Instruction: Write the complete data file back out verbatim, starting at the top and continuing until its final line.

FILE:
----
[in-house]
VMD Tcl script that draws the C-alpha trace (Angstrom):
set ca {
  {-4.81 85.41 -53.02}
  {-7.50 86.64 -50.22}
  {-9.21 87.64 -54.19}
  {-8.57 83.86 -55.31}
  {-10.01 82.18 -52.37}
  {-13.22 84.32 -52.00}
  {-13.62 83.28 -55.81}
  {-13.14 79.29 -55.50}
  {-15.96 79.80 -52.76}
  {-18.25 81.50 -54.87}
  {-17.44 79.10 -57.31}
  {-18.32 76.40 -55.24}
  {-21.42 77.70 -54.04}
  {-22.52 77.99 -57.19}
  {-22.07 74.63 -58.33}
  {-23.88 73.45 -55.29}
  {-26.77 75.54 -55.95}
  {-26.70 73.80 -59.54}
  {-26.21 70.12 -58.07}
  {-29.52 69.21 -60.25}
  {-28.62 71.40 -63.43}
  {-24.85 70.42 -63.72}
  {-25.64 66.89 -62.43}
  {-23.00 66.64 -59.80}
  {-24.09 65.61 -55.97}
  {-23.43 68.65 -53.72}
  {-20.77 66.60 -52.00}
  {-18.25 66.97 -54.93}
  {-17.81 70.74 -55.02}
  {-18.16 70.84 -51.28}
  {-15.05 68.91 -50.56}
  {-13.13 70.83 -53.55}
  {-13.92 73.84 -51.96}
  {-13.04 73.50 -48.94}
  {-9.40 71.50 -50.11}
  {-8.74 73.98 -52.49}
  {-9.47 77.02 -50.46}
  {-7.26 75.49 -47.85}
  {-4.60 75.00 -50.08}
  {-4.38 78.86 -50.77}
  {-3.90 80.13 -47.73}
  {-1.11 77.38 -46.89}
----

[in-house]
VMD Tcl script that draws the C-alpha trace (Angstrom):
set ca {
  {-4.81 85.41 -53.02}
  {-7.50 86.64 -50.22}
  {-9.21 87.64 -54.19}
  {-8.57 83.86 -55.31}
  {-10.01 82.18 -52.37}
  {-13.22 84.32 -52.00}
  {-13.62 83.28 -55.81}
  {-13.14 79.29 -55.50}
  {-15.96 79.80 -52.76}
  {-18.25 81.50 -54.87}
  {-17.44 79.10 -57.31}
  {-18.32 76.40 -55.24}
  {-21.42 77.70 -54.04}
  {-22.52 77.99 -57.19}
  {-22.07 74.63 -58.33}
  {-23.88 73.45 -55.29}
  {-26.77 75.54 -55.95}
  {-26.70 73.80 -59.54}
  {-26.21 70.12 -58.07}
  {-29.52 69.21 -60.25}
  {-28.62 71.40 -63.43}
  {-24.85 70.42 -63.72}
  {-25.64 66.89 -62.43}
  {-23.00 66.64 -59.80}
  {-24.09 65.61 -55.97}
  {-23.43 68.65 -53.72}
  {-20.77 66.60 -52.00}
  {-18.25 66.97 -54.93}
  {-17.81 70.74 -55.02}
  {-18.16 70.84 -51.28}
  {-15.05 68.91 -50.56}
  {-13.13 70.83 -53.55}
  {-13.92 73.84 -51.96}
  {-13.04 73.50 -48.94}
  {-9.40 71.50 -50.11}
  {-8.74 73.98 -52.49}
  {-9.47 77.02 -50.46}
  {-7.26 75.49 -47.85}
  {-4.60 75.00 -50.08}
  {-4.38 78.86 -50.77}
  {-3.90 80.13 -47.73}
  {-1.11 77.38 -46.89}